The state of Alabama carried out the 13th state sanctioned killing of the year in United States Thursday night in its death chamber at Holman Correctional Facility.
Robert Melson, a 46-year-old African American man, was killed by an injection of three drugs, including midazolam, which has been used in recent so-called botched executions. The execution went forward after the US Supreme Court denied his final request for a stay, despite his attorney’s concerns over the possible negative effects of the drug.
Midazolam, the first drug in the process, was injected into Melson’s veins at 9:59 p.m. His attorneys report that as the drug entered his body Melson’s arms began to shake against the restraints which held him to the death bed. As the drug took effect his breathing became labored and his chest moved up and down before slowing. Ten minutes after the first injection his breathing had slowed to point at which it was imperceptible.
It took just over half an hour from the time that Melson’s death warrant was read to out to the time that prison medical staff pronounced him dead at 10:27 p.m.
Melson spent 21 years on death row after he was convicted of shooting and killing three fast food restaurant workers in 1994 during a robbery. He maintained his innocence from the time of his arrest until his death.
The details of Melson’s case point to the state sanctioned murder of an innocent man on the basis of a police frame-up.
According to the Death Penalty Information Center (DPIC), a fourth shooting victim who survived the holdup identified Cuhuatemoc “Tempo” Peraita, a former employee at the restaurant, as one of the attackers. He could only identify the accomplice as a “black male,” and did not pick Melson out of a photo lineup.
An hour after the shooting, Peraita and Melson, who were friends at the time, were riding together in a car and pulled over by police. Both were arrested.
Under pressure from the police Peraita, who was 17 years old at the time and suffers from intellectual impairments, confessed to being present at the robbery, but fingered Melson as the shooter. Peraita later recanted the accusation.
Investigators failed to uncover DNA or fingerprint evidence that could directly tie Melson to the killings.
The only forensic evidence that placed him near the crime scene was shoeprints discovered by a police investigator in a drainage ditch near the restaurant five days after police first arrived at the scene of the robbery. These reportedly matched shoes he was wearing when he was arrested. Two inches of rain had fallen between the day of the crime and the discovery of the prints, making it unlikely that shoeprints would have remained in the muddy ditch.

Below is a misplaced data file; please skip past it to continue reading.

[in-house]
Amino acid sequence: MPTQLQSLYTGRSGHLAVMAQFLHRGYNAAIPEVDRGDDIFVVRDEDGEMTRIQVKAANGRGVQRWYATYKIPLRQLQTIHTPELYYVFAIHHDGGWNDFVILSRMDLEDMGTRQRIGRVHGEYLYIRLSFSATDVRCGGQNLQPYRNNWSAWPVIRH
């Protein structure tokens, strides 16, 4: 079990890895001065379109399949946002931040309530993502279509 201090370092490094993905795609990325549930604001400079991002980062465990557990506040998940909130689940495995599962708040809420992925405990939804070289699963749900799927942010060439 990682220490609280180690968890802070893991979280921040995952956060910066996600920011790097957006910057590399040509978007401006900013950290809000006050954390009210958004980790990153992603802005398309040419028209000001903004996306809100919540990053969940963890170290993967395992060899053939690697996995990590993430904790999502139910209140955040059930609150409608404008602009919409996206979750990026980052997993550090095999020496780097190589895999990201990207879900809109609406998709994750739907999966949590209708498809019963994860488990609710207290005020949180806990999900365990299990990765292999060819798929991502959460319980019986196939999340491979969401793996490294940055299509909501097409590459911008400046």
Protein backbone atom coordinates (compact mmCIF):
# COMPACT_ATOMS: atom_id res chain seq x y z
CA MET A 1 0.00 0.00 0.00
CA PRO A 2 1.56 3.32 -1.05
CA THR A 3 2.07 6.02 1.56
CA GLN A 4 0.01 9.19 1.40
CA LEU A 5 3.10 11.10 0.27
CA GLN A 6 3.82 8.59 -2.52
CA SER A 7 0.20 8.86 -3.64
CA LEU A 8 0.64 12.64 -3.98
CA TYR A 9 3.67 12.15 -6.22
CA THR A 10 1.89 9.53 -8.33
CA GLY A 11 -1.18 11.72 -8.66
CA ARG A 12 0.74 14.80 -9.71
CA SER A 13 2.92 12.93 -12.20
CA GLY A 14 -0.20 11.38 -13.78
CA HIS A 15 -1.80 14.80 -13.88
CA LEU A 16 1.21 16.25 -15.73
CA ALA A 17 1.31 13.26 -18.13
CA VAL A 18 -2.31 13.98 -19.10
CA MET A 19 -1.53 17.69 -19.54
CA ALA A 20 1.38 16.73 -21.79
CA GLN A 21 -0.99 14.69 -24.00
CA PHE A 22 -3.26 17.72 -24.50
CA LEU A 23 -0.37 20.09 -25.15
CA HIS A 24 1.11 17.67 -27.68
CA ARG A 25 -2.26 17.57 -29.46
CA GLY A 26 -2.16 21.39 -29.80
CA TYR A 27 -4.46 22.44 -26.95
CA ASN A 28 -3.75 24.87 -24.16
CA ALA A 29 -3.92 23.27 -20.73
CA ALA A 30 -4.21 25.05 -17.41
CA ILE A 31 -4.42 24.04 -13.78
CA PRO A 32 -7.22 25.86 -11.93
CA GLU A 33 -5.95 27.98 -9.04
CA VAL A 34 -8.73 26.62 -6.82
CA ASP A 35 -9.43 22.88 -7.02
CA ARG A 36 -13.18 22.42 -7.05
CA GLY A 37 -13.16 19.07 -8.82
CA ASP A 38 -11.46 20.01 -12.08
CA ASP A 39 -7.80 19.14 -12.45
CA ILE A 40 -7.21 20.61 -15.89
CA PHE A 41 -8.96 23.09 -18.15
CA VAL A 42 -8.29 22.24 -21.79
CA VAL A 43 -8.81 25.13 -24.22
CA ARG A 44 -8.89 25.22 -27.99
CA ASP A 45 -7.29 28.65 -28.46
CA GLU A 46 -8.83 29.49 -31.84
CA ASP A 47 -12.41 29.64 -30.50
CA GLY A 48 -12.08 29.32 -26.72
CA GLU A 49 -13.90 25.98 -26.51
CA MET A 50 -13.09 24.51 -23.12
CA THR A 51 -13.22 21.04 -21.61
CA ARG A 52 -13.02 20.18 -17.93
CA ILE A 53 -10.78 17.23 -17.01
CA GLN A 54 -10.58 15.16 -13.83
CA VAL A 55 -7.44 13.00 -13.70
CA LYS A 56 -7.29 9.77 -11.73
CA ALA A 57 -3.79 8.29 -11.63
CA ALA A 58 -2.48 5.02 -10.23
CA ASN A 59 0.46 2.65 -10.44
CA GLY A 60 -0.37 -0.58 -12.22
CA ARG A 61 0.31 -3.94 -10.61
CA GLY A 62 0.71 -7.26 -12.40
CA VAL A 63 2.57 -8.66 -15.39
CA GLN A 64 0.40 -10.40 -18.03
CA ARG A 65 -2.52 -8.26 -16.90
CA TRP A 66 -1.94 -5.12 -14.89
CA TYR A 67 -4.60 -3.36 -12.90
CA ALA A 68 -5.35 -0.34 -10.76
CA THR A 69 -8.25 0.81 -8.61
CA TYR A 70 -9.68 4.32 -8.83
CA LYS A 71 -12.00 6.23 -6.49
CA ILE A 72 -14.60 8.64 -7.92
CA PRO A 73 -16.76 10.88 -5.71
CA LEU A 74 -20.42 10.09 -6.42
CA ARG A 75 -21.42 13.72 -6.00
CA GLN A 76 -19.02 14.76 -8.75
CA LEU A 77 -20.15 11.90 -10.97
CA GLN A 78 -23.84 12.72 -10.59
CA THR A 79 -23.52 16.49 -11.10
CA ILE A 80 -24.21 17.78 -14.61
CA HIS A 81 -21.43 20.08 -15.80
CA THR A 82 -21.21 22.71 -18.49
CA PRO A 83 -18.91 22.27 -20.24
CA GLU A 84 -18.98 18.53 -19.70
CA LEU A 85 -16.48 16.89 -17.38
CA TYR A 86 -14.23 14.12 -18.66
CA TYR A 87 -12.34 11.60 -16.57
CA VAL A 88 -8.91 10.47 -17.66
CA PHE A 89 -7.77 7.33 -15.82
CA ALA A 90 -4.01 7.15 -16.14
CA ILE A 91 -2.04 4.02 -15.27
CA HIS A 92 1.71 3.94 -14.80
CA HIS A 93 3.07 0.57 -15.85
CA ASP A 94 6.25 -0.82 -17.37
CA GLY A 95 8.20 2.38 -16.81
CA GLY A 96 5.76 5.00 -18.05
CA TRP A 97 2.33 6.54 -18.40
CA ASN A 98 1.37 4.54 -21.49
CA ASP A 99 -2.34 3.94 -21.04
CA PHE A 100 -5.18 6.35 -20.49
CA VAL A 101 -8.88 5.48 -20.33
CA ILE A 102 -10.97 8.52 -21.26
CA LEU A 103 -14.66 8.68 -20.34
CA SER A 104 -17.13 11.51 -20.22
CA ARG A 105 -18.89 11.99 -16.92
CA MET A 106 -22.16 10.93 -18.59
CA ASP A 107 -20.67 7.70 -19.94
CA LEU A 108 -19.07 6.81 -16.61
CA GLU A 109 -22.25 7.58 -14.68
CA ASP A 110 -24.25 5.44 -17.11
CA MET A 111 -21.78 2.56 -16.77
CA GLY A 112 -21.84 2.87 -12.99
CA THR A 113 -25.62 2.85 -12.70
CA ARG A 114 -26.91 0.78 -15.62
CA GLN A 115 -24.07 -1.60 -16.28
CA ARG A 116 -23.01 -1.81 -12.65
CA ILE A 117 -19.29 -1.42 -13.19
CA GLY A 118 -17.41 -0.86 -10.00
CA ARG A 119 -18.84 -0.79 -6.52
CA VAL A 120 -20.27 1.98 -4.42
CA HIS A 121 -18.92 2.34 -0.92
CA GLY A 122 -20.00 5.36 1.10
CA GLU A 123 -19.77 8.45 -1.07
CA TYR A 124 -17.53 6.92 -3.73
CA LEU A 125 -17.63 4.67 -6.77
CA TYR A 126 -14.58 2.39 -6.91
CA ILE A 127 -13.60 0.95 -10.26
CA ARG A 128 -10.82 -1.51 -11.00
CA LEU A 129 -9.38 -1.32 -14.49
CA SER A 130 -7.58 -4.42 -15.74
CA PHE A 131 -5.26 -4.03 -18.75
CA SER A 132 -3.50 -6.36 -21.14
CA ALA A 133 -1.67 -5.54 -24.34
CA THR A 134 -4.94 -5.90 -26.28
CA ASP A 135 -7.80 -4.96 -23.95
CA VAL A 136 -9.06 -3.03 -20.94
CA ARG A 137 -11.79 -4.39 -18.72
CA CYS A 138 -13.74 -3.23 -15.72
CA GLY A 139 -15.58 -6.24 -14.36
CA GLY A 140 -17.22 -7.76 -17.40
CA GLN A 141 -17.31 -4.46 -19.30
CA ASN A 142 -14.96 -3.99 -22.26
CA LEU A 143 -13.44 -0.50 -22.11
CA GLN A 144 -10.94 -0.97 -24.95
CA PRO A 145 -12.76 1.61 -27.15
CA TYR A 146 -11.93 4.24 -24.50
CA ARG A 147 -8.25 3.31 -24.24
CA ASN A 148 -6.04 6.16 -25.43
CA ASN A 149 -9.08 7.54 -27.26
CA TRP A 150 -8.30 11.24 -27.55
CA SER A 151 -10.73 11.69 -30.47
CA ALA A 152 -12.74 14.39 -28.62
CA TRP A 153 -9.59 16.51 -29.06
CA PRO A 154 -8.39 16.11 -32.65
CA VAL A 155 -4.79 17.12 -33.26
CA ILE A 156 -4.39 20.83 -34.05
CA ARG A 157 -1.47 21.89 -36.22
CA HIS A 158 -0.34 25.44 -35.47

Police had confiscated Melson’s shoes during his interrogation, giving them the ability to plant shoeprint evidence. Melson was convicted and sentenced to death on the basis of evidence that the National Academy of Sciences has determined to be unscientific.
DPCI reports that Melson’s legal defense suffered from criminal incompetence on the part of his attorneys during his post-conviction appeals. He was represented by a volunteer attorney, with limited experience who was not licensed in the state, and another attorney with a history malpractice.
The attorneys completely bungled Melson’s chances to avoid the death chamber, improperly filing his post-conviction petition and then filing the documents in the wrong court, resulting in a dismissal of his appeal. The attorneys did not inform Melson of the dismissal. As a result he only learned of the dismissal after the time limit for filing a federal habeas corpus appeal had run out.
It is not unusual for innocent men and women to be railroaded by the police and the courts and sent to face the death chamber. Since 1972, 159 people have been exonerated and released from death row. It is difficult to determine the number of innocents who have been executed, since courts do not hear appeals after a defendant has been killed.
In 2015 Anthony Ray Hinton was released after spending nearly three decades on Alabama’s death row. He had been convicted of a double murder despite being at work in a locked warehouse at the time of the killings. Five other inmates on Alabama’s death row have been exonerated and released.
Regardless of these facts the Alabama legislature is considering a bill, misnamed the “Fair Justice Act,” which would further limit the amount of time death row inmates have to prove wrongful conviction or innocence, speeding up the process by placing new limits on the time in which convicts can appeal and judges can hand down rulings on appeals.
Since 1976 when the US Supreme Court reinstated the death penalty 1,455 people have been executed in the US. While the number of executions in a year peaked in 1999, the practice has not fallen out of favor with Democratic and Republican state officials.
In a particularly gruesome episode earlier this year, the Republican governor of Arkansas, Asa Hutchinson, pressed for the killing of eight death row inmates in 11 days as the state ran up against an expiration date for one of its execution drugs. After a dramatic week of appeals the state succeeded in ending the lives of four of the eight.